The evaluation component of this section involves assessing the quality of the writing based on your analysis.
For the first formal paper of the 1201 course, please write a summary and analysis/evaluation of one of the following:
-“Can We Avoid the Potential Dangers of AI…?”
-“America’s Humongous Wealth Gap is Widening Further…”
-“What are Climate Models and How Accurate Are They?”
-“Is College a Sucker Bet?”
The summary and analysis should be over two pages, and it should accurately and in your own words inform your reader about the article.
A summary is a brief restatement in your own words of the main ideas of a piece of writing. A good summary is:
Brief. The summary should be about one quarter of the length of the original. The shorter the summary has to be, the more difficult it is to write. Use the most concise language you can. Do not repeat an idea, even if the original article does so.
Accurate. The summary must contain the main ideas of the original and no ideas that are not in the original. The summary writer is not responsible for the quality of those ideas, but she is responsible for representing them fairly without opinion.
Objective. You have to keep your own opinions out of the summary, even in such subtle ways as writing, “Smith’s best point is….” or “Jones is trying to prove….” The latter would imply that he is not successful at proving it.
Use These Parts in Your Summary:
Title. If you give the title of the article and the author’s name in the title, that essential information is quickly and easily understood by your reader. Here is an example title: Summary of “Nuclear Winter” by Carl Sagan (Sagan is the writer of the original, not the writer of the summary. You are the writer of the summary.)
Early Sentence Thesis. The thesis of the article should appear early in the summary, sometimes even as the first sentence, whether or not the original writer used a thesis statement. You will have to read the article to figure out what the main idea is. Try to put the thesis statement in your own words. If you must quote, do so only if there is no other option. If you do quote, be sure to use quotation marks and a parenthetical citation.
Main points of the article. Don’t repeat ideas. Omit examples and details. Try to keep the emphasis the same as in the original.
Do NOT include a conclusion. When you cover that last point, stop. Summing up is more graceful, but the goal here is brevity, not grace.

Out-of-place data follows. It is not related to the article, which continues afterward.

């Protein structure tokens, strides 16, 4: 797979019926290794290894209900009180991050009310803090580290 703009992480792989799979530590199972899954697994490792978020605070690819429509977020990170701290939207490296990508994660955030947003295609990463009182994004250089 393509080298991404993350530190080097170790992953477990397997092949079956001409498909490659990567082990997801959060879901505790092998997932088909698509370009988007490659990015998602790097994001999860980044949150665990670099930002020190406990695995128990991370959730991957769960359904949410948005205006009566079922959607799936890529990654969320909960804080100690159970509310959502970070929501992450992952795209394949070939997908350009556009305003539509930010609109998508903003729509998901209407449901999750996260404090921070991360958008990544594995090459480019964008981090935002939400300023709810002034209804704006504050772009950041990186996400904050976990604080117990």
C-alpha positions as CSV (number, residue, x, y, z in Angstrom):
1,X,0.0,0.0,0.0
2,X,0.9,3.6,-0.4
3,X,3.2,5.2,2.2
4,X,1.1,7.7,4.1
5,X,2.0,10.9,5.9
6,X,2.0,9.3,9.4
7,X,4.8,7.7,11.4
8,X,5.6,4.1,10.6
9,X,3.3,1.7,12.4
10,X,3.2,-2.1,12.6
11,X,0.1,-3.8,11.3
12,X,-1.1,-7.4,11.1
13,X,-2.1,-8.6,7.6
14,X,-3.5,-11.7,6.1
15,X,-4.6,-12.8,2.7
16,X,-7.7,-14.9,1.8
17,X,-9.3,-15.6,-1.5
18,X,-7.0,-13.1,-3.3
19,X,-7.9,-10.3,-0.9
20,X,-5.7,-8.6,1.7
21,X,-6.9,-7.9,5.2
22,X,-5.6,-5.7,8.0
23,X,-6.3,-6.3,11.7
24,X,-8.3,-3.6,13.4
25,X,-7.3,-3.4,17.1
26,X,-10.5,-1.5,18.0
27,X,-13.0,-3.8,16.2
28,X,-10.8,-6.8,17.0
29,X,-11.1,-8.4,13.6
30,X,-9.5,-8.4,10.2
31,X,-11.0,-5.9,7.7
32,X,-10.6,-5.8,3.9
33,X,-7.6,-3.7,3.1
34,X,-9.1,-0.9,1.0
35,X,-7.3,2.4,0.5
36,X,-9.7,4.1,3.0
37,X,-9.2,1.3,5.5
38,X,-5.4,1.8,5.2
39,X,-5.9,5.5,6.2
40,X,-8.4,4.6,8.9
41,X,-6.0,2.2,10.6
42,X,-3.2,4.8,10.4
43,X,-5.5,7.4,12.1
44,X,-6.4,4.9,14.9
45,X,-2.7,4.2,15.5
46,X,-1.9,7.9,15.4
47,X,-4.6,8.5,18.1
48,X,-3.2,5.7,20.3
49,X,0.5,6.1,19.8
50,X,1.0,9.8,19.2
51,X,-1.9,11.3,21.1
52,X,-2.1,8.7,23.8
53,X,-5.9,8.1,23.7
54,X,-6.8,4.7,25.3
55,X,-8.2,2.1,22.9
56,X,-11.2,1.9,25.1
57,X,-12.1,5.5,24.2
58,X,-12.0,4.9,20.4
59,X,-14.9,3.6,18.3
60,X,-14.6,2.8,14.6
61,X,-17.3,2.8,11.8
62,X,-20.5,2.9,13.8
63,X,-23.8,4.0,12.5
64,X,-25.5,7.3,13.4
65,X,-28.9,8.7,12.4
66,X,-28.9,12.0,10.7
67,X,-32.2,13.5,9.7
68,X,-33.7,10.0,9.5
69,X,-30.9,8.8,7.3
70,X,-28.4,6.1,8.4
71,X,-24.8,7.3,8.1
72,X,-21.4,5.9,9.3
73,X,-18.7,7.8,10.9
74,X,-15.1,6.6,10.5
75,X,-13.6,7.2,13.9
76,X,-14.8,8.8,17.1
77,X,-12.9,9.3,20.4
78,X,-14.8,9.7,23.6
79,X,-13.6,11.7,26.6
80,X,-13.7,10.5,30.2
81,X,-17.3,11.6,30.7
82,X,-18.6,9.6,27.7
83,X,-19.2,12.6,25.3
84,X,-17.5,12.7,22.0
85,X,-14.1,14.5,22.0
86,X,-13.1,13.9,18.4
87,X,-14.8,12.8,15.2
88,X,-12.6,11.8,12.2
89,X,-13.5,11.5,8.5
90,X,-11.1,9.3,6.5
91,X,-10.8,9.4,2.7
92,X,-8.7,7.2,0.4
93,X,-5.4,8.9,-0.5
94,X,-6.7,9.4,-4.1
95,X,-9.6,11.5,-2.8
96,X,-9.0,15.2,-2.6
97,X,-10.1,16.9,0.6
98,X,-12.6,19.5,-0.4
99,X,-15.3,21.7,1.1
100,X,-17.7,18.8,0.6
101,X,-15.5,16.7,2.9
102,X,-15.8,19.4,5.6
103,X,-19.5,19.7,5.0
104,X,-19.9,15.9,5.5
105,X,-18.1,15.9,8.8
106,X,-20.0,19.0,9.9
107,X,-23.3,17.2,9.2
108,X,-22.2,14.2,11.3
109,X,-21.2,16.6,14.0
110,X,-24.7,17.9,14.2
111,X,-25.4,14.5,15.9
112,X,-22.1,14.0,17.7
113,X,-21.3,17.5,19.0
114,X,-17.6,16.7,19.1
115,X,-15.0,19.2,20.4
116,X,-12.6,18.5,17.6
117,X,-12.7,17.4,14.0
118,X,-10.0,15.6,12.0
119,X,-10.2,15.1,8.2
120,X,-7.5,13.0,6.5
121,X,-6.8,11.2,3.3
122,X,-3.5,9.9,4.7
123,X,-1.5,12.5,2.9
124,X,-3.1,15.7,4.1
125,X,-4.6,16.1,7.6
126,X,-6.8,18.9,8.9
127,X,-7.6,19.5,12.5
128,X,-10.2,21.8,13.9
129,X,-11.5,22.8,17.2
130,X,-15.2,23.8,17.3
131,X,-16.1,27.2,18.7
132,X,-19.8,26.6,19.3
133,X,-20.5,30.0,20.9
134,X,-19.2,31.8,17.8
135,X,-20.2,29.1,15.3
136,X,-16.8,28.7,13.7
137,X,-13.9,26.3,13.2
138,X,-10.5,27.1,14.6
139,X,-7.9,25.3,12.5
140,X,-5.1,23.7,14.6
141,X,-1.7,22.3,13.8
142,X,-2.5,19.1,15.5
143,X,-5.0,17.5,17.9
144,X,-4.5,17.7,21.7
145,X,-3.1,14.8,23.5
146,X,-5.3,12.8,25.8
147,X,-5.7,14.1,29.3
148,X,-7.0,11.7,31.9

Follow these steps when writing your summary:
Read the passage or chapter.
Circle or list important words/phrases/ideas.
Put reading material aside.
Use the important words/phrases/ideas to generate a summary.
Add a topic sentence/thesis statement that appears early in the summary to capture the central points.
Don’t forget the Work Cited page!
This assignment also requires a separate Analysis/Evaluation section. Like for the summary, you can label this with a title that indicates the title of the work, the author and that it is an analysis/evaluation: Analysis/Evaluation of “Nuclear Winter” by Carl Sagan.
An analysis uses terms (see Quiz 2) and concepts to dissect a piece of writing and reveal something about the relationship between the author and audience. This acts as your own thesis.
The evaluation component of this section involves assessing the quality of the writing based on your analysis. Think Rotten Tomatoes.
For your citation: Use a normal right margin on your page, going to a new line whenever a line is filled. Center the heading “Work Cited” at the top of the last page. To get the hanging indentation, highlight the item, use FORMAT/PARAGRAPH and select hanging indent on the SPECIAL menu. There may be variations depending on your word processing program. If you get lost, find your HELP menu and search for “hanging indent.” You’ll need to be able to do this throughout this course, so it’s worth figuring it out now.
Use the normal left margin for your page, but be sure to indent the second and later lines, which is called a hanging indentation. You can use the FORMAT/Paragraph/Spacing menus.
MLA format for your paper will consist of the following header at the top of the first page, left-aligned:
(your instructor’s name)
Then, center your title on the next line and start writing. The summary essay should be evenly double-spaced throughout.
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